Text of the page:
One Night With A Prince(2)

By: Sabrina Jeffries



Gavin shook his head. “I swear, you and Iversley have gone soft. Ever since you settled down with your pretty wives, you see the world through a haze of sentimental nonsense.”

Hearing envy creep into his voice, Gavin ruthlessly squelched it. He didn’t envy his brothers their contented marriages. Heliked his life—liked being his own man, liked his easy, nonthreatening liaisons with the married women who turned to him for a few hours of wickedness here and there. He liked being essentially alone and rootless.

A scowl knit his brow. “So what must I do to gain this dubious reward?”

Iversley relaxed. “It’s nothing, really. Convince Lord Stokely to invite a certain widow to the annual house party he throws for his gambling friends.”

“How do you know about that?” Gavin asked.

“Prinny has his spies,” Draker put in.

Gavin knocked some ash from his cigar into the tin bowl Draker kept for that purpose. “I take it that the woman is one of them? Or one of his mistresses?”

Iversley shook his head. “She’s definitelynot Prinny’s mistress. And I would guess, having met her, that she’s not a spy either.”

“Stokely is very particular about his guests. They have to be adept at whist and comfortable with wickedness, not to mention discreet. Is she?”

Draker looked blank. “I’m sure she can be discreet, under the circumstances. I suppose she could pretend to be comfortable with wickedness, but I have no clue if Lady Haversham is any good at—”

“Wait a minute—the Marchioness of Haversham?She’s the one you want Stokely to invite? Are you insane?”

That seemed to catch Draker off guard. “She’s not your average marchioness,” he said defensively.

“She’s General Lyon’s daughter.”

“That’s probably why the bloody chit nearly blew my head off a year ago,” Gavin said. Draker blinked. “You’ve met her?”

“If you could call it that.” An image rose instantly in Gavin’s mind, of a small, raven-haired lass with a very large gun. “I rode out to speak to her husband at his estate about his mounting debt at the Blue Swan, and she put a hole in my cabriolet—not to mention my hat.”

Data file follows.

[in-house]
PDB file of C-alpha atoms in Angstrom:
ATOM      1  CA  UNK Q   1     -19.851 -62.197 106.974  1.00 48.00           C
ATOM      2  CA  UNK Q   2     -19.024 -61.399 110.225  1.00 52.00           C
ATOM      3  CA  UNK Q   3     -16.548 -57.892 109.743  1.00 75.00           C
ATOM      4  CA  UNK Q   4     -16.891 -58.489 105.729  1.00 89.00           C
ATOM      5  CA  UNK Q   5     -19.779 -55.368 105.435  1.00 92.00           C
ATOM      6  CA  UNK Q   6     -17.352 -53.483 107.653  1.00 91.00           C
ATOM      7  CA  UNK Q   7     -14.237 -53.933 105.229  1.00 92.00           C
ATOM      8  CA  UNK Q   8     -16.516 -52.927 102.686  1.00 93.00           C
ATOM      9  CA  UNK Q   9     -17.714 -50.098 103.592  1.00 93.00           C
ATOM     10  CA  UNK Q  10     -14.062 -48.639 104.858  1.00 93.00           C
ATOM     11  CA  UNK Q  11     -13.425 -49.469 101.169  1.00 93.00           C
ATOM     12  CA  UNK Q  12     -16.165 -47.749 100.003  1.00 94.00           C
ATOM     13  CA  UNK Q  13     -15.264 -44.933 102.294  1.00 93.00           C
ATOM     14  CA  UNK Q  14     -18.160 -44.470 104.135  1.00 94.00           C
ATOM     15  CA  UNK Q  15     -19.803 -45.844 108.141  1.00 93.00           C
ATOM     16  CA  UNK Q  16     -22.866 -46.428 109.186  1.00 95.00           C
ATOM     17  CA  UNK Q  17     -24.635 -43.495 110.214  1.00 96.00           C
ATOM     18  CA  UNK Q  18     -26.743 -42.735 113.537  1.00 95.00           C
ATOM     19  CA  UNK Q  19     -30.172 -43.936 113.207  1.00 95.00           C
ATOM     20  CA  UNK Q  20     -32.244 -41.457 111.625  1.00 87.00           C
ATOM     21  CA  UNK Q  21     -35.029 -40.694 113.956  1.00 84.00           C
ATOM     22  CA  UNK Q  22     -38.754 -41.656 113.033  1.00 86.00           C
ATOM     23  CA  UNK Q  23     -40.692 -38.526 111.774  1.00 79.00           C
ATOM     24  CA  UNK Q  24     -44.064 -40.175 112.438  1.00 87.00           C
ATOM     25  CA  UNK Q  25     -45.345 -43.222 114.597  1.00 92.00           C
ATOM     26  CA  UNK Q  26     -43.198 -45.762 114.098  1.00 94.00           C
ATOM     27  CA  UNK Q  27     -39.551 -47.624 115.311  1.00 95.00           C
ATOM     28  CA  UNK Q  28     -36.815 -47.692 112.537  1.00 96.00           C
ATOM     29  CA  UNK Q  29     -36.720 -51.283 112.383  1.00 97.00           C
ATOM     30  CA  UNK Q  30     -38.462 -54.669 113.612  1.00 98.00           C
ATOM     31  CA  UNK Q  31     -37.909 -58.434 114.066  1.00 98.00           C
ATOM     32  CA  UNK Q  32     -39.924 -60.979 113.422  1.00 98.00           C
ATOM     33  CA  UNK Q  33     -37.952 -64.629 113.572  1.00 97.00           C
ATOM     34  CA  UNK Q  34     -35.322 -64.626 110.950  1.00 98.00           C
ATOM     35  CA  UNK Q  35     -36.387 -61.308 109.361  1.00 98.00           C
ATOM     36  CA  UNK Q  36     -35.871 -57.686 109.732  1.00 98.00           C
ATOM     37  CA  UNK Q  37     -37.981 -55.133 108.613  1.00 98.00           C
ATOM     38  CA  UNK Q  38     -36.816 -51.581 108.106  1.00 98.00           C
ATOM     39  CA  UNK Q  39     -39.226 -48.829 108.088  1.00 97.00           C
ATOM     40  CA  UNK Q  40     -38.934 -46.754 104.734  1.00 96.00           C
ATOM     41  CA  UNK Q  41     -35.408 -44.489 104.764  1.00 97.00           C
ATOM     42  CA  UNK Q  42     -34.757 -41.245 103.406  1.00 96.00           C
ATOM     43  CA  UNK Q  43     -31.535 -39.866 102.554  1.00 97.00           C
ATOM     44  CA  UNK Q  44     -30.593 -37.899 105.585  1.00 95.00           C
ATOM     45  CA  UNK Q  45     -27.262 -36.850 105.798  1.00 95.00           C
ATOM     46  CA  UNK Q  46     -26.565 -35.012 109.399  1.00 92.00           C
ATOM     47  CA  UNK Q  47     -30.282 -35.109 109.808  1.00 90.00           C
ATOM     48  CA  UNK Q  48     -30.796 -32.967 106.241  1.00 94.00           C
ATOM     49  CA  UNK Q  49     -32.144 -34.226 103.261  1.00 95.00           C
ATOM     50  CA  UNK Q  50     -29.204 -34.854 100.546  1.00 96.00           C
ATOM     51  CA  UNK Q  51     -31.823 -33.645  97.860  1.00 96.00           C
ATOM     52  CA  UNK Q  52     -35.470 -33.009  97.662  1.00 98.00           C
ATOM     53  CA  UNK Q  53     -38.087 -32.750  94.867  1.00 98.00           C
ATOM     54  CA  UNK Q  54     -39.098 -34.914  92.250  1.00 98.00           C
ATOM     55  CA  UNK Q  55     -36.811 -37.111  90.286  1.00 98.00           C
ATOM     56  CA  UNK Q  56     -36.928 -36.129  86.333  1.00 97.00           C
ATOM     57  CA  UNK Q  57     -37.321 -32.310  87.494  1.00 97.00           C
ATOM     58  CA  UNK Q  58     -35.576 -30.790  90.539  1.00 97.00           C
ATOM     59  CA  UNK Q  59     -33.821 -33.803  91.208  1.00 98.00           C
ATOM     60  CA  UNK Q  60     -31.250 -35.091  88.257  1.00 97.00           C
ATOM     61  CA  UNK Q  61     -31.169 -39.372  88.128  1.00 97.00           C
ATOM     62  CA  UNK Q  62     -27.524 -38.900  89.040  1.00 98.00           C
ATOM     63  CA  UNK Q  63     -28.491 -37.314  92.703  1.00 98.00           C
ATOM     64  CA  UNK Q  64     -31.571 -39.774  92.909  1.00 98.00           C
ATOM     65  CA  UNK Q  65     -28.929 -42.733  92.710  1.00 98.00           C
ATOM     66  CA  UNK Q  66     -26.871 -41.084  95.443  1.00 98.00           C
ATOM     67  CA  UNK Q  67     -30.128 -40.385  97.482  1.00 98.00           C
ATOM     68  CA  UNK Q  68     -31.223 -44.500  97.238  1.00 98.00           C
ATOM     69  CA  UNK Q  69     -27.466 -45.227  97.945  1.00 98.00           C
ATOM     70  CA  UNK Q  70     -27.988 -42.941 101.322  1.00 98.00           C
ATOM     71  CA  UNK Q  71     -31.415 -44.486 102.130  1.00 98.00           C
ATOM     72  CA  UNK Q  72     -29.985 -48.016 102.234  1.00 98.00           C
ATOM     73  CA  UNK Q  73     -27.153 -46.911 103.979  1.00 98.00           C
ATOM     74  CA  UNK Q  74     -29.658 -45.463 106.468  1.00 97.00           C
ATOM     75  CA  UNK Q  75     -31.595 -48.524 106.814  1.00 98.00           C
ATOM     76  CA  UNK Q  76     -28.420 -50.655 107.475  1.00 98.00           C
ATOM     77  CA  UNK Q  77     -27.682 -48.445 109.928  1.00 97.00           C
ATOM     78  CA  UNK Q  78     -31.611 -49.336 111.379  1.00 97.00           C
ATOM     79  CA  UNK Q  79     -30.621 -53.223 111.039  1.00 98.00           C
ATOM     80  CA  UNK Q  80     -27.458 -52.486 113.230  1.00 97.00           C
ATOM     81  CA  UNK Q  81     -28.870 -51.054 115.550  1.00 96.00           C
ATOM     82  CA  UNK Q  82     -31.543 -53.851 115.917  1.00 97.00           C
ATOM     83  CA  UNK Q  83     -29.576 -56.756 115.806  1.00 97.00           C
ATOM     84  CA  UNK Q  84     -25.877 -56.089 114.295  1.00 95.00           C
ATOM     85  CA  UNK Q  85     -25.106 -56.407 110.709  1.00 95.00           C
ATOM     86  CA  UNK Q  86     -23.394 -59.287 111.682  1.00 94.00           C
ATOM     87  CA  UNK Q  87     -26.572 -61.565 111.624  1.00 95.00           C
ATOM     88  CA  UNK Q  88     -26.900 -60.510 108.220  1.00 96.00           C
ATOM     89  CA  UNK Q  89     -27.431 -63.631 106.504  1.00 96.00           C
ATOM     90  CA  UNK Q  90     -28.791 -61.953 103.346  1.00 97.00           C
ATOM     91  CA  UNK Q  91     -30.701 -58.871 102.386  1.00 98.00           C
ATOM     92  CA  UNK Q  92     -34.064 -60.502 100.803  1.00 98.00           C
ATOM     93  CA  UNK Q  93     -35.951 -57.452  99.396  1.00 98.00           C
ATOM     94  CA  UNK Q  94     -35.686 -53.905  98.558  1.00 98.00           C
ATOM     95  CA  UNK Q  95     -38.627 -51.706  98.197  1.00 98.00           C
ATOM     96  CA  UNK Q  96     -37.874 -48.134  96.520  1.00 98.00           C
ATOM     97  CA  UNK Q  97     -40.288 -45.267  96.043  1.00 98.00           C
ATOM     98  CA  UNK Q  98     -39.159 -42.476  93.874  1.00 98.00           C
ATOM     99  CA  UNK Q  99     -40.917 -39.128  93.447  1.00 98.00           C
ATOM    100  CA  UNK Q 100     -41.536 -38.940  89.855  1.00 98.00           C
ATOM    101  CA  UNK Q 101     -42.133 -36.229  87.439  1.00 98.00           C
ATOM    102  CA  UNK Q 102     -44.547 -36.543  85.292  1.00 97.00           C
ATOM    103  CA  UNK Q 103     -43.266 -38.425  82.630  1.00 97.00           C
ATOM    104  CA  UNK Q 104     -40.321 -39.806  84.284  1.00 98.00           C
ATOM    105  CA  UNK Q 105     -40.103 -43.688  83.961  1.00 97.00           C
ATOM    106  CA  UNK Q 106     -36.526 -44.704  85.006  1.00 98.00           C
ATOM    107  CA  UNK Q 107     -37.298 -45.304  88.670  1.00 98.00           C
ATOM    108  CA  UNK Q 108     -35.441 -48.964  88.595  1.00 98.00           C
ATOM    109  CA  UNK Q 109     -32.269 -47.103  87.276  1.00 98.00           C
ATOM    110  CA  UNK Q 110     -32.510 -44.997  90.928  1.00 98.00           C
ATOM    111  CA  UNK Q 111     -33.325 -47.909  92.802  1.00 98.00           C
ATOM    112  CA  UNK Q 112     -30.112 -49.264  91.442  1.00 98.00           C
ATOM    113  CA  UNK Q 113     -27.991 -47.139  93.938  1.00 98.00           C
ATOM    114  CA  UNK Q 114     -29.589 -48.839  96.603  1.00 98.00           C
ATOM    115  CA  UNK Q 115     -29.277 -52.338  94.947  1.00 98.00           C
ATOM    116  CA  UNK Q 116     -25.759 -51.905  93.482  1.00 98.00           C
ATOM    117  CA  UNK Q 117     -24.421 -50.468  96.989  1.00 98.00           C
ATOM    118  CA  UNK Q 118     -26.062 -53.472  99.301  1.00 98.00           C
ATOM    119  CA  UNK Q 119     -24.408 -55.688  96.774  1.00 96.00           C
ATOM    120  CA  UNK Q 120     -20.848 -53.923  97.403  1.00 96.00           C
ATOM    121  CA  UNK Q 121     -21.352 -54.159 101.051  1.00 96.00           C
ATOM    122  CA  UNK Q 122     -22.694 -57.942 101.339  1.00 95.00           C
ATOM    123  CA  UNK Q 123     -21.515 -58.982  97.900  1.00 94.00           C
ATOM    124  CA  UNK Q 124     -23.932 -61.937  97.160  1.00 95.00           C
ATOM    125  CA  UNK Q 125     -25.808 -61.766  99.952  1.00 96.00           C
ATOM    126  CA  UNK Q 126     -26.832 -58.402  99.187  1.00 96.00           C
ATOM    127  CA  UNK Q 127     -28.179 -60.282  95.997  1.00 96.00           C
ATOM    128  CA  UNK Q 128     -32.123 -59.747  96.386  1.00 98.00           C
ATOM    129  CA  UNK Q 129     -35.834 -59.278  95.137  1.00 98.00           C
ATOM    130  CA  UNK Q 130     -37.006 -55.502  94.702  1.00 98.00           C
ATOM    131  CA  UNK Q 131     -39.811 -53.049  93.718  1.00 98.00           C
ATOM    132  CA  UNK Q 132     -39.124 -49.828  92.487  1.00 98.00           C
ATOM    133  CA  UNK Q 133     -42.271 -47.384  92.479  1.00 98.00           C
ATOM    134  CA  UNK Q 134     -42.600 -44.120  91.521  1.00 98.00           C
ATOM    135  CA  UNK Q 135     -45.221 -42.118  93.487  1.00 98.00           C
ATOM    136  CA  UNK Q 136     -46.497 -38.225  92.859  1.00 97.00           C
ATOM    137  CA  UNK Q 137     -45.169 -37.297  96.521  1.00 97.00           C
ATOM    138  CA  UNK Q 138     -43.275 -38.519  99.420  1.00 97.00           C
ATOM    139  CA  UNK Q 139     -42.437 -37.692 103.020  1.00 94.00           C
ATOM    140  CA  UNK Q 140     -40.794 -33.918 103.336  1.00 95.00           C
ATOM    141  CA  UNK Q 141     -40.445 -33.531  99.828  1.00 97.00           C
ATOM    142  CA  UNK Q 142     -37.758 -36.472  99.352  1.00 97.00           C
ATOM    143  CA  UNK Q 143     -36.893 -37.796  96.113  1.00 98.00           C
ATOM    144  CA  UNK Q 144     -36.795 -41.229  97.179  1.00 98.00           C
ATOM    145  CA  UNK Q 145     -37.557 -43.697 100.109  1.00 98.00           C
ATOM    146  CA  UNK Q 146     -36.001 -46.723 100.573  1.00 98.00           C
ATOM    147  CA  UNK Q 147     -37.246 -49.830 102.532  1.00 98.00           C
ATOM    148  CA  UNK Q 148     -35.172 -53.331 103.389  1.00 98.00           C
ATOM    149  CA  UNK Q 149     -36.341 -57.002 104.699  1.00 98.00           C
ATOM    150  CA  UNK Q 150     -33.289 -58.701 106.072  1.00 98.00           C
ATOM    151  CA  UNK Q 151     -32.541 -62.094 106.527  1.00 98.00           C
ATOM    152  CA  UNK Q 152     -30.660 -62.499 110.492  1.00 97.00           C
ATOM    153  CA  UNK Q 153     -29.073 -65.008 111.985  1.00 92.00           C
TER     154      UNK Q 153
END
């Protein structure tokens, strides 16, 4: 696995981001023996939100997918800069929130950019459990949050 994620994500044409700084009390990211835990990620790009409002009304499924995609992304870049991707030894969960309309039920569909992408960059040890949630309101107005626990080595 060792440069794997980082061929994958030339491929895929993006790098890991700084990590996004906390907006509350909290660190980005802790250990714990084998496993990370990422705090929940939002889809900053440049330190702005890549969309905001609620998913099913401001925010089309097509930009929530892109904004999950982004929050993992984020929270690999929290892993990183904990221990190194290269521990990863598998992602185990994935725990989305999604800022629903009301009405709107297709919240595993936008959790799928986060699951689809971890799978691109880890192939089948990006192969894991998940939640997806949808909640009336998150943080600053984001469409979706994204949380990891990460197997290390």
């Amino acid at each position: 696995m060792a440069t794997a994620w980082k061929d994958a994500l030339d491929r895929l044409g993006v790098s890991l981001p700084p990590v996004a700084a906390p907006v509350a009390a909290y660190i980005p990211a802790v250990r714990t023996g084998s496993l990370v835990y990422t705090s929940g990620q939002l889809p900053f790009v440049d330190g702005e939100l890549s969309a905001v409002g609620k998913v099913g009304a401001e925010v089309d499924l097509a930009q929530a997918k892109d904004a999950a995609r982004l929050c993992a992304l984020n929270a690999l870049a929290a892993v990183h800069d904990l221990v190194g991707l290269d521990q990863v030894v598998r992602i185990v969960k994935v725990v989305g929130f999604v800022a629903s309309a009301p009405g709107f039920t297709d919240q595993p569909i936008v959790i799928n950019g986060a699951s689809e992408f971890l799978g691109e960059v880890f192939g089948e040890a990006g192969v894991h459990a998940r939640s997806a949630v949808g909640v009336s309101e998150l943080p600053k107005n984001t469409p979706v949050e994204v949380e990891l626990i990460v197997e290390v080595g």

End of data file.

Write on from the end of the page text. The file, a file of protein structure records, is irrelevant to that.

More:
Iversley smothered a laugh. “You mean, she didn’t take a liking to you at once, like the other ladies in society?”

Gavin arched one eyebrow. “Apparently the good Lady Haversham didn’t approve of her husband’s gambling. She was reloading her repeating rifle when Haversham himself came out and coaxed her inside. Otherwise, I’d probably be missing a crucial piece of my anatomy.”

He shook his head. “That termagant could never blend in at Stokely’s, even if the man would invite her. She’s clearly opposed to gambling, and probably wickedness, too.” Gavin scowled. “I take it she didn’t tell you of our disastrous first meeting?”

“No,” Draker admitted. “And if it was so disastrous, why did she choose your name from among the list of guests Prinny procured?”

“She probably wants to get close enough not to miss this time,” Gavin said. “With Haversham dead, she’s settling old scores. How did he die, anyway? Did she shoot at him, too?”


“Nothing like that.”

“Well,I didn’t kill the man, if that’s what this is about. He paid me in full right before he died, so I had no reason to wish him dead.”

“She knows that. Besides, he died in a fall from a horse.” Draker poured himself some brandy. “And how he died has nothing to do with it.”

“But you don’t know what does,” Gavin remarked.

“Prinny wouldn’t say, so you’ll have to ask her yourself.” With a sly glance, he added, “Unless you’re too afraid of the woman to talk to her.”

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